EDMONTON – Researchers have confirmed what has long been suspected — polar bears rely on their nose and the direction of the wind to hunt seals.
A University of Alberta study concludes that polar bears, already under threat from shrinking sea ice, will face still more challenges as climate change makes hunting more difficult by affecting wind patterns.
The study tracked Hudson Bay polar bears for 11 years using GPS and satellite imagery before cross-referencing their movements with wind patterns. Ron Togunov, lead author on the study published this month in Scientific Reports, said researchers found polar bears travel crosswind to detect as much as they can through their sense of smell.
That’s crucial when bears are trying to find seal dens that are under layers of snow and virtually invisible to the eye.
“If it’s moving crosswind, it’s constantly encountering new streams of air and constantly learning more and more about what’s upwind of it,” Togunov said.
“This crosswind movement has been suspected and has only been observed in insects and, more recently, in birds but never for mammals.”
Andrew Derocher, co-author of the study and one of Canada’s leading polar bear experts, said the bears use the hunting technique most when winds are moving more slowly. They also use it at night when they can’t see as clearly.
“So bears rely more heavily on their sense of smell.”
Canada is home to two-thirds of the world’s polar bears, but experts say climate change could make the Hudson Bay population extinct within a few decades. The population has already dropped to 800 from 1,200.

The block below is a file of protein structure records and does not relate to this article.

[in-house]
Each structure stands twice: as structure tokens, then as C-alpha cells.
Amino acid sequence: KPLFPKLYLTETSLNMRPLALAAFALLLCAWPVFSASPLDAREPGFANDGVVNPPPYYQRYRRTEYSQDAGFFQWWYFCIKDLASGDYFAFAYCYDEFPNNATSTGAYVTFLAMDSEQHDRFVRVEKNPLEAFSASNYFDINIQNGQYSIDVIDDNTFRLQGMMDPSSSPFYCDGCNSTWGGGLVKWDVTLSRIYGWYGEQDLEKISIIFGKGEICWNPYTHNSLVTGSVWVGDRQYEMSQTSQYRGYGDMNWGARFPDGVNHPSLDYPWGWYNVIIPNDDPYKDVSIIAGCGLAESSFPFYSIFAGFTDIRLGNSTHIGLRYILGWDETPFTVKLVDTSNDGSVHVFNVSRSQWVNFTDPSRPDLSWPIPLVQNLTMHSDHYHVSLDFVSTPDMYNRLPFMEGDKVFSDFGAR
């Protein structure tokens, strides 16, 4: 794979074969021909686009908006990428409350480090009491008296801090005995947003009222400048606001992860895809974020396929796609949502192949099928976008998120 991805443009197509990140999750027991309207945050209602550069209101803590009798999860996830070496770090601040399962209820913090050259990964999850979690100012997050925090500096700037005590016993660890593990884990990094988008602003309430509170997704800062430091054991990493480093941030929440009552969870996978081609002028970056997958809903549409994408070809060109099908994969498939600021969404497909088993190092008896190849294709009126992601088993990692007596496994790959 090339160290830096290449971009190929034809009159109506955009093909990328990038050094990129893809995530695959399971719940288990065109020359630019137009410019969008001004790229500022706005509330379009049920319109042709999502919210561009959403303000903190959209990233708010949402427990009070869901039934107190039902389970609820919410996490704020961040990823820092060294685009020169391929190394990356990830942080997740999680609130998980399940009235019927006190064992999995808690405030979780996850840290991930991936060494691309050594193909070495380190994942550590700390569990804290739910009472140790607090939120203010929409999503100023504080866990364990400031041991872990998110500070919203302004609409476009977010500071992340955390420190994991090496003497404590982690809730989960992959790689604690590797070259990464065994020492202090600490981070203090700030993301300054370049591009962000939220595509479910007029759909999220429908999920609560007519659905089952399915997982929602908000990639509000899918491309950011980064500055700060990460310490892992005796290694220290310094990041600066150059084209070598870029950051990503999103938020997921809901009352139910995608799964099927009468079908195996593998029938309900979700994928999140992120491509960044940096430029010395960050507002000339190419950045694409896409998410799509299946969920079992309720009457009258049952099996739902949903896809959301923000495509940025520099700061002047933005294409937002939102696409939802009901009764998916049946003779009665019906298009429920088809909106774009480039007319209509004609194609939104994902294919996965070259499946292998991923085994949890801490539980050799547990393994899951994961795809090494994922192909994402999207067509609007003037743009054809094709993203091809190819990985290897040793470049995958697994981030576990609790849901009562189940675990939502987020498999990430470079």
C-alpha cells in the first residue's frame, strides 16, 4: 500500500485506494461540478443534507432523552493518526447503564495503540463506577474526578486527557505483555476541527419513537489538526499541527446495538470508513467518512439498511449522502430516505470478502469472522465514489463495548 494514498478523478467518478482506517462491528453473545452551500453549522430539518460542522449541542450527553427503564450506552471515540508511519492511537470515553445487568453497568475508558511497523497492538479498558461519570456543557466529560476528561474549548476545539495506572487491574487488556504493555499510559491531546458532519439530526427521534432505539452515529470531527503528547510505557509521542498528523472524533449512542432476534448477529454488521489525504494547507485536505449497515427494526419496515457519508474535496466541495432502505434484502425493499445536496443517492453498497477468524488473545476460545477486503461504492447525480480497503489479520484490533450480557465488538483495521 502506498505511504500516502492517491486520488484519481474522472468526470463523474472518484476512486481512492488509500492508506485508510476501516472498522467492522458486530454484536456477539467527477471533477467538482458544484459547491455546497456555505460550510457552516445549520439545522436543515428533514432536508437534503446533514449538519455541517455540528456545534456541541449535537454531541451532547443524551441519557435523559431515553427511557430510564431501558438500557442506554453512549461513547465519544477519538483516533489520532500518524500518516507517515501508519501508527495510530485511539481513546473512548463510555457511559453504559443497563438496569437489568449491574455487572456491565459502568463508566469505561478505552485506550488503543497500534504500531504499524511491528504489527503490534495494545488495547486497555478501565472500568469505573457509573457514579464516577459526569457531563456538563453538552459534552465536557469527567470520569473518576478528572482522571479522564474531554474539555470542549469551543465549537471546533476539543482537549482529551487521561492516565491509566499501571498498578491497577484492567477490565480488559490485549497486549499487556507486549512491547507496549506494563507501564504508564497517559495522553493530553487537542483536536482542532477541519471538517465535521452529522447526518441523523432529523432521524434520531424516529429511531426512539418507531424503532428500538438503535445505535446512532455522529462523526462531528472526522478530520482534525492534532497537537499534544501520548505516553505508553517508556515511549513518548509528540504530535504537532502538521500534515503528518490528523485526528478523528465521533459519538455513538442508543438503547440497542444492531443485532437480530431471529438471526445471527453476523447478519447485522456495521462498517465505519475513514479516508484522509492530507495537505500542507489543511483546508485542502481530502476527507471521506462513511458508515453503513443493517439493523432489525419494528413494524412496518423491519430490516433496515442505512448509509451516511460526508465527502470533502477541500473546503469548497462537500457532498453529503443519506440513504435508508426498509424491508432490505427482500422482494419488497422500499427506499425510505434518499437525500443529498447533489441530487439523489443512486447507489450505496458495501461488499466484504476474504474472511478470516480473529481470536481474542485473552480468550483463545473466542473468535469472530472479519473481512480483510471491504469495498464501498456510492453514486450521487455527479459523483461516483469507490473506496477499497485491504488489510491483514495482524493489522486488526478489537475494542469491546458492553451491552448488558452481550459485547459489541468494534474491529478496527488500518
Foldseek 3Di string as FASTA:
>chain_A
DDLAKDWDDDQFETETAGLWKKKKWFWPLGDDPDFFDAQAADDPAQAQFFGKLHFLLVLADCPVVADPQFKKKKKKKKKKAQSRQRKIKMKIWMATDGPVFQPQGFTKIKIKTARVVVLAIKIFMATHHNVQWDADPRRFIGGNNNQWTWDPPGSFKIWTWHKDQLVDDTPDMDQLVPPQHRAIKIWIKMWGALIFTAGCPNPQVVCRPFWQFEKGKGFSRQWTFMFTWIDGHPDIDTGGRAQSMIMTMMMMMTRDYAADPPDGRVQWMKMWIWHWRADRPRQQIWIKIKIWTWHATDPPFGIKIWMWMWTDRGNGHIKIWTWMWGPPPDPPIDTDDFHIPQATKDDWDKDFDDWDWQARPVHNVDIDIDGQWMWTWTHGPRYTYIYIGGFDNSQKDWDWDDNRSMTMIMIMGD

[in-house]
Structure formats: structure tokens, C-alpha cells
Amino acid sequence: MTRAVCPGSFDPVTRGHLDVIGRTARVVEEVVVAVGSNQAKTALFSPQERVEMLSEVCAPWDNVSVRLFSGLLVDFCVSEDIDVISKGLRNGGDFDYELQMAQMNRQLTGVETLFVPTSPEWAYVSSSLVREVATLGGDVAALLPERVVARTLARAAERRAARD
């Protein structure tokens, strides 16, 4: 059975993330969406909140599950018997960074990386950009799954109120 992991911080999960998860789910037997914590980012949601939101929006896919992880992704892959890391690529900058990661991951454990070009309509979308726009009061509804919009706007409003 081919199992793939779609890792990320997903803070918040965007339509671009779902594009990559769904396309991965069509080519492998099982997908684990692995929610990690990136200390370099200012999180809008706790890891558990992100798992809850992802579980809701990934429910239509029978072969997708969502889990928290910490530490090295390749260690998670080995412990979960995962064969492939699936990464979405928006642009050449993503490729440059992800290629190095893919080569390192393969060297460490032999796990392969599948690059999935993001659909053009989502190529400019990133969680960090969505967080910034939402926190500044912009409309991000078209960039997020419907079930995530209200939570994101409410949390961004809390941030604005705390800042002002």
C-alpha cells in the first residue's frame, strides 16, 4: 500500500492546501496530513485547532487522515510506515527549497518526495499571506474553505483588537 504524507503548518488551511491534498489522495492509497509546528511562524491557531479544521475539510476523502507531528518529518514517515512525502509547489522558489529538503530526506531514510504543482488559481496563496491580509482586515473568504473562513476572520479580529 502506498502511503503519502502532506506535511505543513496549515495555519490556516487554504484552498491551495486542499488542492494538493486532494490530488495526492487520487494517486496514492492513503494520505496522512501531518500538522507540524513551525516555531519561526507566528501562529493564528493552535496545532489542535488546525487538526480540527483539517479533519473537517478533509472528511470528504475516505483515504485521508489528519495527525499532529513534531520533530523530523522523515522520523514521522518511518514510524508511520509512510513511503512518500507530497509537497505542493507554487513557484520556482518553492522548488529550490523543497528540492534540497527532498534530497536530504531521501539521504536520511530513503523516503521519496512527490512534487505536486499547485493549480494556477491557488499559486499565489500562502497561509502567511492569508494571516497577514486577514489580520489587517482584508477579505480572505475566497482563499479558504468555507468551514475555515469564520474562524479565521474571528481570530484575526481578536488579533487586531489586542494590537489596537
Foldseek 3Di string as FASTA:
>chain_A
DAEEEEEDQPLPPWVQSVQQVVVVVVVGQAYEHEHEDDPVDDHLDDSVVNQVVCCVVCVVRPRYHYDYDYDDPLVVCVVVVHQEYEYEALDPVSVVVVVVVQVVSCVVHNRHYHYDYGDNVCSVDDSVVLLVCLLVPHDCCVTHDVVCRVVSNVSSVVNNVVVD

Polar bears depend on winter hunting to build up enough fat to carry them through the lean summer months on land where food is scarce.
But Arctic waters are freezing up later in the year and thawing much earlier in the spring. That leaves polar bears with less time to bulk up on fatty seal meat while on the ice.
Even when there is available sea ice, climate change is likely to make hunting seals that much more difficult, Togunov said. Climate models predict wind speeds will change throughout the world. In the Arctic, wind is expected to move more quickly.
Since bears can’t rely as much on their nose when wind speeds pick up, that spells bad news for the iconic bears.
“Faster wind speeds might decrease the hunting success,” Togunov said. “It raises more questions.”
WATCH ABOVE: NASA’s Goddard Space Flight Centre produced this visualization of the disappearing older ice found in the Arctic.